Robert Christgau: Dean of American Rock Critics

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Grandmaster Flash and the Furious Five

  • "The Birthday Party" [Sugarhill 12-inch, 1981] B+
  • The Message [Sugarhill, 1982] A-
  • Greatest Messages [Sugarhill, 1983] B+
  • On the Strength [Elektra, 1988] C+

See Also:

Consumer Guide Reviews:

"The Birthday Party" [Sugarhill 12-inch, 1981]
The most spectacular of the Sugarhill crews on stage is also the hookiest on record, thanks to Flash's spinning--he can make his turntables give forth like a horn section of kazoos or electric soprano saxophones. But if "Freedom," their Sugarhill debut, made aural graffiti-writing seem like a political act, here they remind us of its nuisance potential--it's fun to hear the Five's birthdays, and nice that each of us has one, but the idea is thin and so is Flash's hook. Next: "The Rent Party," in which we all get to shout our addresses. B+

The Message [Sugarhill, 1982]
Their belated first album tries to be commercial, to touch a lot of bases with a broad demographic, but it's anything but formulaic. On the contrary, it's an act of self-expression--they do consider Rick James a hero--and thus experimental like albums used to be. The only instant killer is the opener, a borrowed funk showpiece featuring calisthenic bassist Doug Wimbish and three-handed drummer Keith LeBlanc. But in the end every experiment justifies itself, from the one Rahiem wrote for and performs like Stevie Wonder (he can actually sing, thus distinguishing himself from Kurtis Blow, Joseph Bowie, and the entire population of the United Kingdom) to the vocoder number to the idealistic Spinners-cum-Edwin-Starr impression to the one Rahiem wrote for God and performs like a believer. A-

Greatest Messages [Sugarhill, 1983]
Establishing vocal individuality without entering the cartoon territory that is funk's comic blessing and romantic/realistic curse, they locate rap somewhere to the left of the hardest hard funk tradition, James Brown circa "Sex Machine" and "Mother Popcorn," rocking the body by pushing the beat (like Trouble Funk or the Treacherous Three) rather than teasing it (like Spoonie Gee or Soul Sonic Force). This almost athletic physical excitement, this willed and urgent hope, has been the core of their real message no matter what party slogan or all-night boast they've set it to. It's a disgrace that Sylvia Robinson's latest attempt to cash in their rep fades away to the forty-five edits that never did a thing for them--even "The Message," which doesn't lose a word except its coda, surrenders an unbearable tension along with its instrumental breaks. Culturally depriveds who don't own such twelve-inches as "Birthday Party," "It's Nasty," and "The Message" itself are advised to settle if they have no choice. B+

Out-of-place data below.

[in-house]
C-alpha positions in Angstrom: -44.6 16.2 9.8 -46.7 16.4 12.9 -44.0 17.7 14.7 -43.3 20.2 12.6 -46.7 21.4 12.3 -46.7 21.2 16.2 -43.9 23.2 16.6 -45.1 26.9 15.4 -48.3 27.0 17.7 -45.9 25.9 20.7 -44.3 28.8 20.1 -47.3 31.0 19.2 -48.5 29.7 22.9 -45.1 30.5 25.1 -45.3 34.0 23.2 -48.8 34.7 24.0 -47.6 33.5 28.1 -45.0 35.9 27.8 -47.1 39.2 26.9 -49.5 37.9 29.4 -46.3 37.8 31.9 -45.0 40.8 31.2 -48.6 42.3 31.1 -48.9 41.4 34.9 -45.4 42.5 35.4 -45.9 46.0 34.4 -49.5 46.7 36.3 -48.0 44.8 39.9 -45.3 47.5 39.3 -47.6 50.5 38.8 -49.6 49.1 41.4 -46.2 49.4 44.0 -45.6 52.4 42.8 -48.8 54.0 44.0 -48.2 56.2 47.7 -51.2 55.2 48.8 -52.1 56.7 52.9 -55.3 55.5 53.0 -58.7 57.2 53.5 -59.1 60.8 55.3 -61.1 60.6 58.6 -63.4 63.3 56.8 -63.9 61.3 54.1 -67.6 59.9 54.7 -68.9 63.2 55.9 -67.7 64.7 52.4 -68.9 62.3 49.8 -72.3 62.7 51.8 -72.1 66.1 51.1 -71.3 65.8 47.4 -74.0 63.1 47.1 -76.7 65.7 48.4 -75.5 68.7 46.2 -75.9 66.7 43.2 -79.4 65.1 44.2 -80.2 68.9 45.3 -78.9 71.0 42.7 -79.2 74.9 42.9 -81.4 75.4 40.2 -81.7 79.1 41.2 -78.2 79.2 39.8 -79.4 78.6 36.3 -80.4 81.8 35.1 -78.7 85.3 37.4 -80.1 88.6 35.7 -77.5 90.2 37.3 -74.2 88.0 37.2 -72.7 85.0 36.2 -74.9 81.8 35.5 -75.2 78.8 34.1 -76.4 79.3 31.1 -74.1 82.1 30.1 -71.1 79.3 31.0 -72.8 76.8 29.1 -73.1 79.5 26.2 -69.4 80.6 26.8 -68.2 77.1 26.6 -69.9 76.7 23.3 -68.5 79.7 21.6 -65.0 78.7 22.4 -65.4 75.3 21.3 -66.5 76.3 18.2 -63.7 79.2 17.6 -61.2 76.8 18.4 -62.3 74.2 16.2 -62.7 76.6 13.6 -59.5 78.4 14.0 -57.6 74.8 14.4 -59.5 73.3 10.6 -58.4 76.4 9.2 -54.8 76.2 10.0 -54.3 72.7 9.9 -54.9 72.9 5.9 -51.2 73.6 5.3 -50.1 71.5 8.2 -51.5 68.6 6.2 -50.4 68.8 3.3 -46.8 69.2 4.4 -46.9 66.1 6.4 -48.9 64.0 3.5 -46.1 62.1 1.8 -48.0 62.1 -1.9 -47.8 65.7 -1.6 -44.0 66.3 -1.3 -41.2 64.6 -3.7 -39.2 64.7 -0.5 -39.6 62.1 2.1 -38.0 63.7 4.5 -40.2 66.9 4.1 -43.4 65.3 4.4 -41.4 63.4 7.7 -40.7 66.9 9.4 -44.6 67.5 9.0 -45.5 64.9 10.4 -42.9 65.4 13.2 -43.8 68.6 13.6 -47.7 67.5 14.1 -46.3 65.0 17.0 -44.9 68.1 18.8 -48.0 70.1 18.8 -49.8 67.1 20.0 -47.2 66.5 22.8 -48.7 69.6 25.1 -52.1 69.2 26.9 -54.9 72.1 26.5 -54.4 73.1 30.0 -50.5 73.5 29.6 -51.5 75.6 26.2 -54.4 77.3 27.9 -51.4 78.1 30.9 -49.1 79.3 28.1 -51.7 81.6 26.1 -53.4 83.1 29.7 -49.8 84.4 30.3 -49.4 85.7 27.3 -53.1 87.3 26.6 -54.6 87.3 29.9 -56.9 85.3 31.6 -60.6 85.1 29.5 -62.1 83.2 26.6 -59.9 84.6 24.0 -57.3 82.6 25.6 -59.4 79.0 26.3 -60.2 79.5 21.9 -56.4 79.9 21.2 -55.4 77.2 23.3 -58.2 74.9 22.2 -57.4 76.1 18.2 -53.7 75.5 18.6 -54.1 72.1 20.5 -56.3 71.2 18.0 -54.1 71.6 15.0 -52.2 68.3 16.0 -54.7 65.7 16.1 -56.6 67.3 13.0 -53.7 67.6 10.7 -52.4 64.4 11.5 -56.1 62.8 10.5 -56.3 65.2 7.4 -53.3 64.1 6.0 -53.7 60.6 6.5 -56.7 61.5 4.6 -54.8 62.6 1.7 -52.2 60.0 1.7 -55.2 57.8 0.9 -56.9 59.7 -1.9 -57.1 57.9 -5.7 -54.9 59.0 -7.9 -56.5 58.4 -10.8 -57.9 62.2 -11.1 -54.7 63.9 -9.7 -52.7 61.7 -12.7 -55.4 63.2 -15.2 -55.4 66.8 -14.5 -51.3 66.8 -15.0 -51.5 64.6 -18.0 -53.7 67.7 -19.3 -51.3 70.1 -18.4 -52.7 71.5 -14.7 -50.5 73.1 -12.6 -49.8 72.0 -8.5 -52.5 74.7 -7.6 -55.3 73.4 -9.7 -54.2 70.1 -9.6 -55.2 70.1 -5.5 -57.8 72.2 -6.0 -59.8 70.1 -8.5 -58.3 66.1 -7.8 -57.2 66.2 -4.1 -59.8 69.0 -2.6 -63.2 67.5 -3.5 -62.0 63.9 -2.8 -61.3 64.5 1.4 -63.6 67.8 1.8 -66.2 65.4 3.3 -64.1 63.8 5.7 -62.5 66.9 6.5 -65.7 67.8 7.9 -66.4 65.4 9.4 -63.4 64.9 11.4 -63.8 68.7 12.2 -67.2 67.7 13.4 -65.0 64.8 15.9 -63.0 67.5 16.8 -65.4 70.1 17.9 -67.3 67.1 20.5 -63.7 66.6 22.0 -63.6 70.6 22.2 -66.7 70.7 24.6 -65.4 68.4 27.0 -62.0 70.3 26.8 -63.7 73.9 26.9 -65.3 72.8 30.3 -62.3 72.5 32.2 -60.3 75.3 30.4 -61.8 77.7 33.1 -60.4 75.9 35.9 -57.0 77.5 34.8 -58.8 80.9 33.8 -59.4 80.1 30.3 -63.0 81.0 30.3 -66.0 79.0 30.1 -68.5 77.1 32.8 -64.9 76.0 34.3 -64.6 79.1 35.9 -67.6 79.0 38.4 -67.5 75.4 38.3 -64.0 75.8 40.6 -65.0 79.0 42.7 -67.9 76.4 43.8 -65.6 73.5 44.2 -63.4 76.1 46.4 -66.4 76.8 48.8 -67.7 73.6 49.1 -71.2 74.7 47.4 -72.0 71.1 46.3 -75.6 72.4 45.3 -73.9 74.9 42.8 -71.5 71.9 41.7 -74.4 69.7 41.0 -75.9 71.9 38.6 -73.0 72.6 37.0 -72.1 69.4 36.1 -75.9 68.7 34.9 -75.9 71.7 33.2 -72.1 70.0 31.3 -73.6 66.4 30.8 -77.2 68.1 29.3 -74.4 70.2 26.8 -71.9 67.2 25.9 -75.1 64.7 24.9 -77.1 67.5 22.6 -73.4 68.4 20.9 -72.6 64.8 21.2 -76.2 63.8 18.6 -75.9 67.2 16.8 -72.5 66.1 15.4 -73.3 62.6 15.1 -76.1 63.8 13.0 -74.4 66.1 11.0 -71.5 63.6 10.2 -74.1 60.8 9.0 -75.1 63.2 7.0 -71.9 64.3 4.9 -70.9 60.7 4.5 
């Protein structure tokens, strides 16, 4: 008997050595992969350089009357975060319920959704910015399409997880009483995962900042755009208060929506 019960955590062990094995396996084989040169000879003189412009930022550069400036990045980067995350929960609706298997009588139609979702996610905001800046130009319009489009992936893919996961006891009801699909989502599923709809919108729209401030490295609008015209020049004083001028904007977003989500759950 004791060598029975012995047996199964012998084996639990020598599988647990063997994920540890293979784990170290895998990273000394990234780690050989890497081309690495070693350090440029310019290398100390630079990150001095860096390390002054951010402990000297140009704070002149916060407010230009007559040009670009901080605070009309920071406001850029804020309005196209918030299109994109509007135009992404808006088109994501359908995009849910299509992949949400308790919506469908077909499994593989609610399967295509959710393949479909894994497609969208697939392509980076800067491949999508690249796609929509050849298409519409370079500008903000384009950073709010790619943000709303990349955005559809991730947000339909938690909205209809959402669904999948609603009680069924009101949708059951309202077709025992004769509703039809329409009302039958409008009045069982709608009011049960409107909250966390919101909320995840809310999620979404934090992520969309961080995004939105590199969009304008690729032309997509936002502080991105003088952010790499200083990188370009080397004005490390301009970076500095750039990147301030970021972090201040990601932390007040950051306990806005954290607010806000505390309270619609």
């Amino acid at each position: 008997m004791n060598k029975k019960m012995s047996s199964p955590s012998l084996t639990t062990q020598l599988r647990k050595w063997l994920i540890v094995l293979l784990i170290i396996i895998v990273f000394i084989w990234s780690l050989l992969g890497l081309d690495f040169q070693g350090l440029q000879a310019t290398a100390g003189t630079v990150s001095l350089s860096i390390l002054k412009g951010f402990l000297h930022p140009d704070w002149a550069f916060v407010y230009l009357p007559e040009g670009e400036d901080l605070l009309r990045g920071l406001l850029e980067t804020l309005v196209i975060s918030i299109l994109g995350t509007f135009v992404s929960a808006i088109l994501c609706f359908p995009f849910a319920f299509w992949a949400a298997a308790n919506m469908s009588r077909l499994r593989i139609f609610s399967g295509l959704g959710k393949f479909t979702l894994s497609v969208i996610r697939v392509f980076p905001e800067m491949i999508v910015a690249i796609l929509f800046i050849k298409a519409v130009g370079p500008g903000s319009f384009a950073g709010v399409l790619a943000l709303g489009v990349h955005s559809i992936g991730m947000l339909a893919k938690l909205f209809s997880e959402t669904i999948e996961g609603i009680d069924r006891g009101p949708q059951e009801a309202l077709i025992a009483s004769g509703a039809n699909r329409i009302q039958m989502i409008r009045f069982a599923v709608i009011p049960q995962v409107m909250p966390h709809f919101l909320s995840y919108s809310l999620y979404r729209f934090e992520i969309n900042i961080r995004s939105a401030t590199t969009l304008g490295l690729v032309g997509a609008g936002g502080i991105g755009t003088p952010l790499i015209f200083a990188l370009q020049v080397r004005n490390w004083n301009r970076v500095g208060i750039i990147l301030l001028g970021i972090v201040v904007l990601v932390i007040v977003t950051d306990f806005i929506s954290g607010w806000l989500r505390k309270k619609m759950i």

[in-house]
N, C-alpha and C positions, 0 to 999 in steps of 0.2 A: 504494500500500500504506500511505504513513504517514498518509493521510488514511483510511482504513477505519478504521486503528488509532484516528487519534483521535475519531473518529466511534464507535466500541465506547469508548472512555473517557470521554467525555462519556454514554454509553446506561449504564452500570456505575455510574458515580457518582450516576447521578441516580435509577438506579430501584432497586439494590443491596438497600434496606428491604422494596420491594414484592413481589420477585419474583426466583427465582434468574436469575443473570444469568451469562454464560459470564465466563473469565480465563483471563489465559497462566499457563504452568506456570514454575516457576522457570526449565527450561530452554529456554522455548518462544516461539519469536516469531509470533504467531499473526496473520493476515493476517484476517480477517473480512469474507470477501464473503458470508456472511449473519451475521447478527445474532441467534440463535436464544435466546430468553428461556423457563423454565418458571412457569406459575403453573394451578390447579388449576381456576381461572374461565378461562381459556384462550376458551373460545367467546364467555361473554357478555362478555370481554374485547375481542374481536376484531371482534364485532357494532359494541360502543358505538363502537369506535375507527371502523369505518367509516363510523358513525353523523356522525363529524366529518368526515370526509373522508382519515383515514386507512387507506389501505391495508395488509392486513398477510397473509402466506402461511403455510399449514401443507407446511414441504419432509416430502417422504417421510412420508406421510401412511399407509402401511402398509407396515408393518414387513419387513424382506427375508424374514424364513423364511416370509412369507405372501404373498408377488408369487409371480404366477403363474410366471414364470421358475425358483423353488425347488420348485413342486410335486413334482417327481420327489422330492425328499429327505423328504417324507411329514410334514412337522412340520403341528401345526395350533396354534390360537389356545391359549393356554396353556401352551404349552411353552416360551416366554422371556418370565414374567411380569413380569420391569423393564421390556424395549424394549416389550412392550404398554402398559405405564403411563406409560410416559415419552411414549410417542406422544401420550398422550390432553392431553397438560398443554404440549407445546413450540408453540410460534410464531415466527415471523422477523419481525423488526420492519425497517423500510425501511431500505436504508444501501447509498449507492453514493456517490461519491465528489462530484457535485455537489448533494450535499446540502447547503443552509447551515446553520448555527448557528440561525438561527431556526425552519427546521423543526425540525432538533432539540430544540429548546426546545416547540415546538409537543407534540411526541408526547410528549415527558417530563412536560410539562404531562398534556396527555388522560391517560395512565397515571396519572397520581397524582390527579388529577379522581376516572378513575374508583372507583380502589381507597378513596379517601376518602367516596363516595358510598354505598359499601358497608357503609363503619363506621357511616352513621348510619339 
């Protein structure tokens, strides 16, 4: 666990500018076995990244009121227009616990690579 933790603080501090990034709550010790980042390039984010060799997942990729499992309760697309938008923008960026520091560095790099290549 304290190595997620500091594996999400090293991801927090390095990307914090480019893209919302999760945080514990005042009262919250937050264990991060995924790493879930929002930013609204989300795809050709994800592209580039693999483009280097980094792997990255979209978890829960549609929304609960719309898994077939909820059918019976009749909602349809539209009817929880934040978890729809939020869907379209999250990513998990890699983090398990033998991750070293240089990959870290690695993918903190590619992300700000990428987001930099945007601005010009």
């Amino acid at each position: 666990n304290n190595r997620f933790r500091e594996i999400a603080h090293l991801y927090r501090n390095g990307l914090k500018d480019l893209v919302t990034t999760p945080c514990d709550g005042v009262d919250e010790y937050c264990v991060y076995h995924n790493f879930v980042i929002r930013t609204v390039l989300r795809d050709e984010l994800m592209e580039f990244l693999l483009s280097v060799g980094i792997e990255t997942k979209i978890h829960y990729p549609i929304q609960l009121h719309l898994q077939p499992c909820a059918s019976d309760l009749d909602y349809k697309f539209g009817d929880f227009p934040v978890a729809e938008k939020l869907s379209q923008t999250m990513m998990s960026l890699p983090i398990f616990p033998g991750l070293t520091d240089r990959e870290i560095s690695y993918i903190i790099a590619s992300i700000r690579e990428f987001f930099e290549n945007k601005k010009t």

On the Strength [Elektra, 1988]
Like a big band that costs too much to put on the road, their fluid five-man rat-a-tat-tat is a throwback to a more innocent era; their attempts to keep up--their "boyee"s, their samples, their Steppenwolf cameo--are depressingly flat. And despite an amazing "I have a dream" cover, Mele-Mel's return doesn't do all that much for their moral fervor. A "Gold" worthy of the subject wouldn't slip past miners and murders on its way to the IDs, and to hear onetime love man Rahiem make pimp jokes is to wonder just how he'll get by after their next label drops them. C+